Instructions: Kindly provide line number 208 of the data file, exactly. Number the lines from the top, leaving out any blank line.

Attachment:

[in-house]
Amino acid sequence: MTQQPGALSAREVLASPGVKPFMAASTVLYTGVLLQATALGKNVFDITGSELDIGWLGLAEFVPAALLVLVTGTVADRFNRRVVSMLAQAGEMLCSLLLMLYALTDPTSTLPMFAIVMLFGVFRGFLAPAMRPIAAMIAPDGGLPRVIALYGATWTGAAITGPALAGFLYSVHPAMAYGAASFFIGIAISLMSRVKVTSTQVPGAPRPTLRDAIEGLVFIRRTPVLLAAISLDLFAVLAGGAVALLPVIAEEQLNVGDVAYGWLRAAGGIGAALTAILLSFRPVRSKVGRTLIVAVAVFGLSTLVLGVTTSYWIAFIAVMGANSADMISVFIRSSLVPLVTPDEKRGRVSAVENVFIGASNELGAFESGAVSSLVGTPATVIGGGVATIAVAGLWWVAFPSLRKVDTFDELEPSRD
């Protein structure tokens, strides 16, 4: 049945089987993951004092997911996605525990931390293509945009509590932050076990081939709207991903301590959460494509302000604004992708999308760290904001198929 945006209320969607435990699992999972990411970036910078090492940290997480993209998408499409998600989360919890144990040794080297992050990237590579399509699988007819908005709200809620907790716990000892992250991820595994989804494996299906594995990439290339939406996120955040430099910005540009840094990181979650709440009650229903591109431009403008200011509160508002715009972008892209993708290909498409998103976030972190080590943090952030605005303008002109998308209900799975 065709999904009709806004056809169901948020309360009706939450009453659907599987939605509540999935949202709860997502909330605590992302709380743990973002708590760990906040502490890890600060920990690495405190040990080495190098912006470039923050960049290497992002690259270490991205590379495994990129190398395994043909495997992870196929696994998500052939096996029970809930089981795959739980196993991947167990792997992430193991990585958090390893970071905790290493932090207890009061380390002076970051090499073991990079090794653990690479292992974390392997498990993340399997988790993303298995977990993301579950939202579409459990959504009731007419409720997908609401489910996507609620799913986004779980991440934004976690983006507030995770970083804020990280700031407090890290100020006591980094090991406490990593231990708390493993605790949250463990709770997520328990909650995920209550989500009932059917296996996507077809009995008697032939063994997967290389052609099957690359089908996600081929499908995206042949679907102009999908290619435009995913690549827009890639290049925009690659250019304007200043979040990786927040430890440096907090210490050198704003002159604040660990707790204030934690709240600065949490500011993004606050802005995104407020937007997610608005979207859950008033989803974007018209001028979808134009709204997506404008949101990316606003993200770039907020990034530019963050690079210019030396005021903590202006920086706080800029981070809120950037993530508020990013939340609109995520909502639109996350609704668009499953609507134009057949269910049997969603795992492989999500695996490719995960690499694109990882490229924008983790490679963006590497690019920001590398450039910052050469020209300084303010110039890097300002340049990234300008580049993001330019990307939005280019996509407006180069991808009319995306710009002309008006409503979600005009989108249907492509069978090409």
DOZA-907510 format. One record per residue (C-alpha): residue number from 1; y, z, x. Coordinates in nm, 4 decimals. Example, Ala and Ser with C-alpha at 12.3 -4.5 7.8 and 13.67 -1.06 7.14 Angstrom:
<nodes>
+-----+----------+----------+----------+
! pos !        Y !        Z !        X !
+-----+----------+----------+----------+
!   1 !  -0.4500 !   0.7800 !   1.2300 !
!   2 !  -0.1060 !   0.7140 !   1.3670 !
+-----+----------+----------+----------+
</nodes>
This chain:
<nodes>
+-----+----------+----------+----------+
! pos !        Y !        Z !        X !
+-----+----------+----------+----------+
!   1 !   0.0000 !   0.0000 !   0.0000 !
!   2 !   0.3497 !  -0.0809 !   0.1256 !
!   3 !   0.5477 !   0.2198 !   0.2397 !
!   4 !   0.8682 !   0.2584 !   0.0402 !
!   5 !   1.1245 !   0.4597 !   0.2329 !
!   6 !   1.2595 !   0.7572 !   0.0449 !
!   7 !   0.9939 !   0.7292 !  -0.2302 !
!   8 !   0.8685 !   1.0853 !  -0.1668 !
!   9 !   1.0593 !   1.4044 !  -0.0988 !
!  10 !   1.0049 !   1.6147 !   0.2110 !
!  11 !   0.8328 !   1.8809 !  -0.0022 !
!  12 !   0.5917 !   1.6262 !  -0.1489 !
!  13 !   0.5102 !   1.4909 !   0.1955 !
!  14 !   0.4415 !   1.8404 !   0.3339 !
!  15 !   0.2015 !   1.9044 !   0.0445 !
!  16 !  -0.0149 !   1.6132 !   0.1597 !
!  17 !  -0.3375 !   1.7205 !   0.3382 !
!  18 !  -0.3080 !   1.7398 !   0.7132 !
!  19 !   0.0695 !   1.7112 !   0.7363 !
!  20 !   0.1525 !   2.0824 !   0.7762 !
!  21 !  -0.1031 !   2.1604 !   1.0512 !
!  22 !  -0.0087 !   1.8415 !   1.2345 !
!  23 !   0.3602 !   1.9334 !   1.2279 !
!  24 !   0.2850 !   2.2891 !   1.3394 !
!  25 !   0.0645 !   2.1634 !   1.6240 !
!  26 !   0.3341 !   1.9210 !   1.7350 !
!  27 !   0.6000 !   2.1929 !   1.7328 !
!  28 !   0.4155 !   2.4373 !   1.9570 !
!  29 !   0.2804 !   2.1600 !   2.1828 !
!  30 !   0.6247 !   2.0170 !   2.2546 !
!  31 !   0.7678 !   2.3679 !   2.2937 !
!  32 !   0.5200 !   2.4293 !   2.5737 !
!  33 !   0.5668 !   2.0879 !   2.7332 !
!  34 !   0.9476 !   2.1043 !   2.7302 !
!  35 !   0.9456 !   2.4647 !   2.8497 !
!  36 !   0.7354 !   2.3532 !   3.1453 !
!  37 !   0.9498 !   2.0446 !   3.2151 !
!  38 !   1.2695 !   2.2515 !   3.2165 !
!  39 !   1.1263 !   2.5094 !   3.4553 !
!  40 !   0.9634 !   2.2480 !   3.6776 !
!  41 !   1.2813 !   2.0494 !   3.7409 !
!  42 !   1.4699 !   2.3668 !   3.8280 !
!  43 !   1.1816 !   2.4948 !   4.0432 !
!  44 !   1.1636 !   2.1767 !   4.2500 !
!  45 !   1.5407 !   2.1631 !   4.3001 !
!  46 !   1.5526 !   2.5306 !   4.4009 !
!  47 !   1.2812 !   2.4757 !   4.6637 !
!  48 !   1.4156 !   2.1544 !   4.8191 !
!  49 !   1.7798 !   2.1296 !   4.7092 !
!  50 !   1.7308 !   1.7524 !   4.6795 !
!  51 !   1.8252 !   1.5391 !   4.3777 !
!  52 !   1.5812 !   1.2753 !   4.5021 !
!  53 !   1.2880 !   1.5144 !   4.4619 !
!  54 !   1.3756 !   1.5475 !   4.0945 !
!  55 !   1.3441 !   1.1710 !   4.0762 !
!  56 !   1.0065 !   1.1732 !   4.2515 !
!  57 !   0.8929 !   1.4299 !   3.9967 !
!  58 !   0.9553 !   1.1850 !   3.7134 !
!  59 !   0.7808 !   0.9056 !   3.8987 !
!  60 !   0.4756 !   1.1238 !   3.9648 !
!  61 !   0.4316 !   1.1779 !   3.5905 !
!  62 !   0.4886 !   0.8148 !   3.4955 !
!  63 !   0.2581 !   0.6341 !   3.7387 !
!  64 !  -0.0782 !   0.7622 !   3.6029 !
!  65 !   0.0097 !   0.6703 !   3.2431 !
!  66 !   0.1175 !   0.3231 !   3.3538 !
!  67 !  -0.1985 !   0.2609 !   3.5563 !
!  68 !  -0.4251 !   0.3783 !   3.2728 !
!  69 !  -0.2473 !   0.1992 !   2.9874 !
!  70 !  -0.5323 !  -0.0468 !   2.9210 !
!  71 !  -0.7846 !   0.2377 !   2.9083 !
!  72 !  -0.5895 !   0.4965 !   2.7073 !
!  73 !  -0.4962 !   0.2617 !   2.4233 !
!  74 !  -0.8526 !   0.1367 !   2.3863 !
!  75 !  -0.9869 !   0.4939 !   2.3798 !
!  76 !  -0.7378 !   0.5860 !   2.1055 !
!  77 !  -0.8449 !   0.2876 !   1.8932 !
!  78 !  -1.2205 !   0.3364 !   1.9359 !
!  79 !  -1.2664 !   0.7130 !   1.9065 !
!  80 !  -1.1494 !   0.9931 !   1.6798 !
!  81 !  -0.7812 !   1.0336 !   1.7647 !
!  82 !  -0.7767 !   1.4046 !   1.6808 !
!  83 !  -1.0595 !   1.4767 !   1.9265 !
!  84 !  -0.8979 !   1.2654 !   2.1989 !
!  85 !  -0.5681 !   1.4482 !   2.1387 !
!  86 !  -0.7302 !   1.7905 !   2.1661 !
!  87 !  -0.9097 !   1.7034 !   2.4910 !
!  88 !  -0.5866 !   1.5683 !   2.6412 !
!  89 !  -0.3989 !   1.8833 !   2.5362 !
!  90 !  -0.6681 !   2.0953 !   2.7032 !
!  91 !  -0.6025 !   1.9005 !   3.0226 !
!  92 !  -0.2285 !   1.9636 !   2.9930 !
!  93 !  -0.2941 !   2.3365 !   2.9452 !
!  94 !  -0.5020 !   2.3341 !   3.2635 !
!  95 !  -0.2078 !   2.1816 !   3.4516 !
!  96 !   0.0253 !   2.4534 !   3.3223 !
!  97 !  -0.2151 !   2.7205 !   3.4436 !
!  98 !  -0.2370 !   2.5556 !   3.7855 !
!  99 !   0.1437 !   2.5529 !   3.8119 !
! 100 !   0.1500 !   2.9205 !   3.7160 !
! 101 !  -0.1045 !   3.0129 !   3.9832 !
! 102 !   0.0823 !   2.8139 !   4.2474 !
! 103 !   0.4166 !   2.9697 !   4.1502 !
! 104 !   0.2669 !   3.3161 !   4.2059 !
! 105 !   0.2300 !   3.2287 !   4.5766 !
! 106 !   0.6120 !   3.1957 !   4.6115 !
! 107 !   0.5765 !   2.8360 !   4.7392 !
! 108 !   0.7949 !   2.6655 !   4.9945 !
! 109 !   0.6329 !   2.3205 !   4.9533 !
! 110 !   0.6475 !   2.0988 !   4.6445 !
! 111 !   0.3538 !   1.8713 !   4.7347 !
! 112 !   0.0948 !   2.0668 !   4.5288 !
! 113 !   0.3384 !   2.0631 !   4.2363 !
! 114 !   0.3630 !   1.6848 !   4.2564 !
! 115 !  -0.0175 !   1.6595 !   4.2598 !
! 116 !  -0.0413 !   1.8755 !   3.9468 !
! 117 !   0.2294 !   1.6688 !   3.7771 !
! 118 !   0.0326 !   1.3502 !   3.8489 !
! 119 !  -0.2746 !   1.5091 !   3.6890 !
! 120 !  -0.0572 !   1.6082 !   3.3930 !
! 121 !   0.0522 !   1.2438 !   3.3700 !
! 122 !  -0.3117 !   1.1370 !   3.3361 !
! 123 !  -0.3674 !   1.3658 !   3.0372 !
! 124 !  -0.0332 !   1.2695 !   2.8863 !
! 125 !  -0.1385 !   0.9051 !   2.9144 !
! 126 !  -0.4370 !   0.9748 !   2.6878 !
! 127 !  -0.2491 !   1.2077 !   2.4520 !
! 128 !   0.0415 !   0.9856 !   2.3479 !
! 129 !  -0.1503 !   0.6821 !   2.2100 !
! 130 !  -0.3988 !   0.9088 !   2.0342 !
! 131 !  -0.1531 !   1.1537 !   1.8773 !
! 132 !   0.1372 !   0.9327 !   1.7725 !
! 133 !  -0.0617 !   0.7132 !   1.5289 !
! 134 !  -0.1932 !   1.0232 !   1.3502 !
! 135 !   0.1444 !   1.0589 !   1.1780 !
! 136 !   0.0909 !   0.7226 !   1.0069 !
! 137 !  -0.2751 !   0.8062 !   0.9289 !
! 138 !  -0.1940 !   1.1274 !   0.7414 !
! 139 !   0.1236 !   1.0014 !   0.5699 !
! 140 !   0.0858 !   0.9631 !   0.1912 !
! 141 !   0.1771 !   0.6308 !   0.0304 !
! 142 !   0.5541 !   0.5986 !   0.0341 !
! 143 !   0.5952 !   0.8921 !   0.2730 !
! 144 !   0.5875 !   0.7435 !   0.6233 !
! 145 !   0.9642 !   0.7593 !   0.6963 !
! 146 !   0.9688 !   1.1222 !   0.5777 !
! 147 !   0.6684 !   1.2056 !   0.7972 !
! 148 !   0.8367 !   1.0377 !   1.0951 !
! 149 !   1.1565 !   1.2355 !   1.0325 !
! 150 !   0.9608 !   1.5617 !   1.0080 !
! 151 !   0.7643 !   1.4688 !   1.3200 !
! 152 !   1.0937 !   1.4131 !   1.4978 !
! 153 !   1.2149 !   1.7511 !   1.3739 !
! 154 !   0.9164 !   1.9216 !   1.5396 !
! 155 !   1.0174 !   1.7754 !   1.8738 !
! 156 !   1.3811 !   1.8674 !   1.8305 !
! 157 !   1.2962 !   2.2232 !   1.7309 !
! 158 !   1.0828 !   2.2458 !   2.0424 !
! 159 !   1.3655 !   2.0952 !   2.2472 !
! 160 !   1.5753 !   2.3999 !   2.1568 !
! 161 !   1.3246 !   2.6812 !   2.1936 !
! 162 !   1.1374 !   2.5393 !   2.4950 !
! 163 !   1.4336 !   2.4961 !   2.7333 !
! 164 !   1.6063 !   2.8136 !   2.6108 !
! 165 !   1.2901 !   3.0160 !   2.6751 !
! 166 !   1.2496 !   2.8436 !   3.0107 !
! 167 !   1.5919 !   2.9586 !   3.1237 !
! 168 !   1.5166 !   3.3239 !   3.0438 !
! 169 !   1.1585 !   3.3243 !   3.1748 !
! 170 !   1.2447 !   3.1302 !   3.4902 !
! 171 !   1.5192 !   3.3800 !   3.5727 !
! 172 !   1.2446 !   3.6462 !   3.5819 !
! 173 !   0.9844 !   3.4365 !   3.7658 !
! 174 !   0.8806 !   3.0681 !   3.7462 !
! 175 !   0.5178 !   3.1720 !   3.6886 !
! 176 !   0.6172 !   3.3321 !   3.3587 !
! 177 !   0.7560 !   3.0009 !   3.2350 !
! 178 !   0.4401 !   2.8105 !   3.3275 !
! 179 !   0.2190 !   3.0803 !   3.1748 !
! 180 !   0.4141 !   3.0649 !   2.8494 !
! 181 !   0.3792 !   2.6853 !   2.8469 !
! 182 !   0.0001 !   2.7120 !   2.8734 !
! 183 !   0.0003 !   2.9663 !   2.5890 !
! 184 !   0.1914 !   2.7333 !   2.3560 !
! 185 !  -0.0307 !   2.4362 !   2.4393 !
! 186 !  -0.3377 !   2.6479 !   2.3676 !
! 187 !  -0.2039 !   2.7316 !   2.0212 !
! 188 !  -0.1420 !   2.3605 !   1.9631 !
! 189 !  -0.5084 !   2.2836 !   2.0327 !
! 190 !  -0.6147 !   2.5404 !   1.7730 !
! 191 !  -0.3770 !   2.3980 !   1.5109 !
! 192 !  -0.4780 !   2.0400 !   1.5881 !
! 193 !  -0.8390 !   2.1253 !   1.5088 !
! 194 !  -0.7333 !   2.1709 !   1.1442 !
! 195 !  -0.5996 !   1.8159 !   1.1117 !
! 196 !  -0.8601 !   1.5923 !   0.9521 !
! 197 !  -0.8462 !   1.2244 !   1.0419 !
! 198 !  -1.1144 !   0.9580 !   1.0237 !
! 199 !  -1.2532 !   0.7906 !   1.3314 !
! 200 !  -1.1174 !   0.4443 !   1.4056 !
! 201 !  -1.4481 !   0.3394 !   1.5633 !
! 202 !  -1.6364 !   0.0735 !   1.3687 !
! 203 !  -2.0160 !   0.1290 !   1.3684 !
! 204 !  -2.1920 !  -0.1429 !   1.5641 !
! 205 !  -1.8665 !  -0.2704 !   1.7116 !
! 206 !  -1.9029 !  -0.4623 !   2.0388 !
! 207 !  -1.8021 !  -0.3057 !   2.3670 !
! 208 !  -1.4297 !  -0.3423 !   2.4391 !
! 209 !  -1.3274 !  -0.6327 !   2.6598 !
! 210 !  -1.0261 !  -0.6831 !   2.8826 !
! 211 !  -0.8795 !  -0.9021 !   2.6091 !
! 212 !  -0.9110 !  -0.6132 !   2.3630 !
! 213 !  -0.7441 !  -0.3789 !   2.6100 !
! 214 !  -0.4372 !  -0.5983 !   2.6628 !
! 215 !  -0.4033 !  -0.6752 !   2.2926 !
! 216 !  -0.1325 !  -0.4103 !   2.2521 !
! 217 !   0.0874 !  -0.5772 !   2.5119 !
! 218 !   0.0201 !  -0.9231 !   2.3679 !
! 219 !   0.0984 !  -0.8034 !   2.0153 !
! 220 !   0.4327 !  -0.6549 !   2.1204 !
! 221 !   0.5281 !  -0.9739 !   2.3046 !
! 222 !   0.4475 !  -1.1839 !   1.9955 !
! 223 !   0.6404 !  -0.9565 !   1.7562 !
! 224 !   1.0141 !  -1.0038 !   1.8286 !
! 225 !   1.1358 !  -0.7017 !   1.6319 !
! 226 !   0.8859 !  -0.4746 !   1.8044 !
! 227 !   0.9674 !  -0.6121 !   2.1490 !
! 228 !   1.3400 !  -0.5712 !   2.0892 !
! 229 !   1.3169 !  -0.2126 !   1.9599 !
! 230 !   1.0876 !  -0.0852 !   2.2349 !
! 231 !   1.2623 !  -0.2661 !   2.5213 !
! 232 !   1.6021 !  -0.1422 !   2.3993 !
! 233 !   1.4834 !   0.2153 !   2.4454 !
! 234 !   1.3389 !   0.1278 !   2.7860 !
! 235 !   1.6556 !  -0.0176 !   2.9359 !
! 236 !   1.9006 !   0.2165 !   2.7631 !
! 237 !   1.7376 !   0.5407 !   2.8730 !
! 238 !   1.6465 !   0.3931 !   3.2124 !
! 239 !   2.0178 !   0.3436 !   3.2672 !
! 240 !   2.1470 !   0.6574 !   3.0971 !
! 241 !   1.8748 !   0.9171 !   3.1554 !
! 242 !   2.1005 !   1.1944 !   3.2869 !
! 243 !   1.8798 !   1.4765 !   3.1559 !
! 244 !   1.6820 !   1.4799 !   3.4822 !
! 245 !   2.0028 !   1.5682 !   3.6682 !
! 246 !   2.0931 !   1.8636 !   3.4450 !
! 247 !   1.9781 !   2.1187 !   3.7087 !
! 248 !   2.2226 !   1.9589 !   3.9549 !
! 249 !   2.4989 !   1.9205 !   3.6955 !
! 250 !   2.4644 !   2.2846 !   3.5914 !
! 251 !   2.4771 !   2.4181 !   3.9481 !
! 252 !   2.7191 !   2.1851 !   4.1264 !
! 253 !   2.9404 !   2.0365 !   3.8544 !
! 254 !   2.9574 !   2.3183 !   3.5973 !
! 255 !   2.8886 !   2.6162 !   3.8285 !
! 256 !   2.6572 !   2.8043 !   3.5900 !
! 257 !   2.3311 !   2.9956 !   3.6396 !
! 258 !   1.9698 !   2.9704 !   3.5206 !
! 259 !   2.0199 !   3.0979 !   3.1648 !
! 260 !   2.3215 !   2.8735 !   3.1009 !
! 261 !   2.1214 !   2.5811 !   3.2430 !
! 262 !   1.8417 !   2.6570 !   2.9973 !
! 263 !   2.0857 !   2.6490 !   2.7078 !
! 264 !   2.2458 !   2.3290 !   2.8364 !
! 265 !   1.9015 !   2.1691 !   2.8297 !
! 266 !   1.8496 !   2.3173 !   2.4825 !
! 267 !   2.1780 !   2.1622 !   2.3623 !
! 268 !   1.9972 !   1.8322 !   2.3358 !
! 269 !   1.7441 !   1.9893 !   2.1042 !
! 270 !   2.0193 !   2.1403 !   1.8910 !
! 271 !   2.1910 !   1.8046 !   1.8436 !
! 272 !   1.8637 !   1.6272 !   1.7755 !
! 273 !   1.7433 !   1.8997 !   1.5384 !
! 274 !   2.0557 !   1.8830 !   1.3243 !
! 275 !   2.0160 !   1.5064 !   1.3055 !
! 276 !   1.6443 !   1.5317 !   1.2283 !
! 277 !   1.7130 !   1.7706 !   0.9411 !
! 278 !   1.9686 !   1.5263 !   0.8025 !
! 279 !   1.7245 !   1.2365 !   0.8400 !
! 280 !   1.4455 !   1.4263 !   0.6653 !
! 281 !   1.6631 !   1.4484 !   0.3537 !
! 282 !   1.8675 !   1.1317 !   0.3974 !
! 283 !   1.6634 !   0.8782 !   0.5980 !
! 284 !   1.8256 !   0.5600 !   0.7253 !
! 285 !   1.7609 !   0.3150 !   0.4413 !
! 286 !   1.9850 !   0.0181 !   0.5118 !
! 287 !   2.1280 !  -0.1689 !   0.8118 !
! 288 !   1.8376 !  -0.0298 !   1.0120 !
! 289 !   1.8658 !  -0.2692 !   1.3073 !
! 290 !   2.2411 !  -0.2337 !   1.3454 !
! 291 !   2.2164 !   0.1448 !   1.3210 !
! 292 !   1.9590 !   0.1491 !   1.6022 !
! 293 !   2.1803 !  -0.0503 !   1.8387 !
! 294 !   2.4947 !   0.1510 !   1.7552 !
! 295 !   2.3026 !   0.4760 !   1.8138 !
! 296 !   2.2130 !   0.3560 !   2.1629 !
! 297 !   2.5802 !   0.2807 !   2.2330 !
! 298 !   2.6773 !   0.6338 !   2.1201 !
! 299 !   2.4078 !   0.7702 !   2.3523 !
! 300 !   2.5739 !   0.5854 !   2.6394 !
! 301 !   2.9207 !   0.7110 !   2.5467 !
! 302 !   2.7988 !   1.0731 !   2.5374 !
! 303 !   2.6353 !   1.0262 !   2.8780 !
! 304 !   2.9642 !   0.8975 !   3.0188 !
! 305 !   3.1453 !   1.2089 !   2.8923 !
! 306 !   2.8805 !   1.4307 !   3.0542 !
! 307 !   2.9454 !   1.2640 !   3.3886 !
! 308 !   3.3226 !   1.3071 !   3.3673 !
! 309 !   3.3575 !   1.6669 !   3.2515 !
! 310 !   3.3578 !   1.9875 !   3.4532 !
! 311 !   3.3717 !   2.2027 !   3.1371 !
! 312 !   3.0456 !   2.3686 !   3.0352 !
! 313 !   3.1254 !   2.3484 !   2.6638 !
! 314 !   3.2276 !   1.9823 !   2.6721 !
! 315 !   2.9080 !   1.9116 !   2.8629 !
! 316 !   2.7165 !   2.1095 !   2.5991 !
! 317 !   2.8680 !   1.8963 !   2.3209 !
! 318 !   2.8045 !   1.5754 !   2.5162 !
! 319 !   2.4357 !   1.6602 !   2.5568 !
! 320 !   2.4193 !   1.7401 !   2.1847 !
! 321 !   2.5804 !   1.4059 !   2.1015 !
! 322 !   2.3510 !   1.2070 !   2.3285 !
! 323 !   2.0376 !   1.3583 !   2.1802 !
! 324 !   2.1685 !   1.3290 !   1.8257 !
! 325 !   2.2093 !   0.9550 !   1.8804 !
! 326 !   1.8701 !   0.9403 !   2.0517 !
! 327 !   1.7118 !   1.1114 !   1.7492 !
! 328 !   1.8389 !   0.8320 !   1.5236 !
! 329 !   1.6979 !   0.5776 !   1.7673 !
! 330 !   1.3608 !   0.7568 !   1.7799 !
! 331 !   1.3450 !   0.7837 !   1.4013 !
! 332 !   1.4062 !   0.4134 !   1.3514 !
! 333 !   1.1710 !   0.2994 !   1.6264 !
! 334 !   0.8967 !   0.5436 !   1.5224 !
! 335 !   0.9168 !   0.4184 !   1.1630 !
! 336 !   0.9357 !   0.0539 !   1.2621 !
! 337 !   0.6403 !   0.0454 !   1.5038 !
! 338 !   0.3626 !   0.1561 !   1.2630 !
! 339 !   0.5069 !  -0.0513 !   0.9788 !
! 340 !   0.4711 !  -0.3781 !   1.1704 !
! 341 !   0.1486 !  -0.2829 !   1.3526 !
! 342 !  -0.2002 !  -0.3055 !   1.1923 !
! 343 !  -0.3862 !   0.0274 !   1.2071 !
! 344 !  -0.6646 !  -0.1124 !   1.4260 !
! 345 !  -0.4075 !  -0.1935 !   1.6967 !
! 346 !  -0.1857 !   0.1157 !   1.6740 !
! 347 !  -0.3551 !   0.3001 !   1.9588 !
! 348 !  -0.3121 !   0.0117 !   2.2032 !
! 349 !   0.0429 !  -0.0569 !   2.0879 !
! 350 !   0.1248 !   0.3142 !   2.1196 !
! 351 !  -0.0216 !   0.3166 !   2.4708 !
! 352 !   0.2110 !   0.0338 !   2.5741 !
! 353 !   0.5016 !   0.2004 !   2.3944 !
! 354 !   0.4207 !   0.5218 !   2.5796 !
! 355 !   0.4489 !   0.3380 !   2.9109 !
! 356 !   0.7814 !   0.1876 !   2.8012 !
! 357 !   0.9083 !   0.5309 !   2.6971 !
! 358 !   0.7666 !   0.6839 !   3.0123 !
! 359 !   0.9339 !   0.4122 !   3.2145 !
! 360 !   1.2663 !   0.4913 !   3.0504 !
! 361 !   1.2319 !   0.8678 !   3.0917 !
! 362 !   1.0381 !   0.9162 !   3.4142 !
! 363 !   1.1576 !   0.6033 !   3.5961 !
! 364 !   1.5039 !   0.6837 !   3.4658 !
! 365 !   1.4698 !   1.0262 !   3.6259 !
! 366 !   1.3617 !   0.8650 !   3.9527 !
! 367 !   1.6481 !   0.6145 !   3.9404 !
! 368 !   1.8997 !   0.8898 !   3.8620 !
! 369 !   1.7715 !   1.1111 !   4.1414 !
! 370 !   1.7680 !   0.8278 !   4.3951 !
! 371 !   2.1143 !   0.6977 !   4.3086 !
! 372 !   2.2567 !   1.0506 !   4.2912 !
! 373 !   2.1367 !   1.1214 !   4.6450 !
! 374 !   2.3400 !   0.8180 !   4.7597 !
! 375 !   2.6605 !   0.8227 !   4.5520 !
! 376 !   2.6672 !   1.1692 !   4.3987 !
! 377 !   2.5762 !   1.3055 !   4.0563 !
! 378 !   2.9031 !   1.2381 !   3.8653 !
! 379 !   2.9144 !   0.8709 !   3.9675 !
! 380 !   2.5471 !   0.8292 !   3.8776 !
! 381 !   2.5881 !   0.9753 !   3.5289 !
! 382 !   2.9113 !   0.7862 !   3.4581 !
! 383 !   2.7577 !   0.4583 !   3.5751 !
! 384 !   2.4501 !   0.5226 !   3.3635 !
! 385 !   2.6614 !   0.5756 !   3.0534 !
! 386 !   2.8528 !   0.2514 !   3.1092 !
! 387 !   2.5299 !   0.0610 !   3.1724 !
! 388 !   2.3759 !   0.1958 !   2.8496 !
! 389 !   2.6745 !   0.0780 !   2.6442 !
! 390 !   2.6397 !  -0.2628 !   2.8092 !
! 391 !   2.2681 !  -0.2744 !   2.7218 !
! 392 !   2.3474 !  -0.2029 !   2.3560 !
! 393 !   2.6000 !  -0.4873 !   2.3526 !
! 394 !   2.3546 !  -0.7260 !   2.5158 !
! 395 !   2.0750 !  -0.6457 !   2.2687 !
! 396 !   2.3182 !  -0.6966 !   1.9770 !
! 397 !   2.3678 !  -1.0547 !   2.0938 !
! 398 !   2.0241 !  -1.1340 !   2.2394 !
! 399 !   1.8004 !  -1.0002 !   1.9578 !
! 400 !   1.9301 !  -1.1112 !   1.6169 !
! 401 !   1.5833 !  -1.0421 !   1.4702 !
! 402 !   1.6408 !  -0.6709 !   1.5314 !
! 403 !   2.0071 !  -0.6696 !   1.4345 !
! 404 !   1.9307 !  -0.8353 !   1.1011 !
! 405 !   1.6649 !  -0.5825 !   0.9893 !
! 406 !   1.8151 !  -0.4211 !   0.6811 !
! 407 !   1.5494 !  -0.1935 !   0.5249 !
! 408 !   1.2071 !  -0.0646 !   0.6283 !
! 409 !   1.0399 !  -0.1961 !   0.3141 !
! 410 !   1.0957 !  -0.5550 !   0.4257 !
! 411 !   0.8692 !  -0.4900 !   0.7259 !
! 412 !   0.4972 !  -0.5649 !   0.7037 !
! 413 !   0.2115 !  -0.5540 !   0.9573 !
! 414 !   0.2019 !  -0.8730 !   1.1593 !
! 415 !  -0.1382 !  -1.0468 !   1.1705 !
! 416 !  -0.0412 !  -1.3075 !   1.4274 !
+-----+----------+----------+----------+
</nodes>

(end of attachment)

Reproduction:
! 191 !  -0.3770 !   2.3980 !   1.5109 !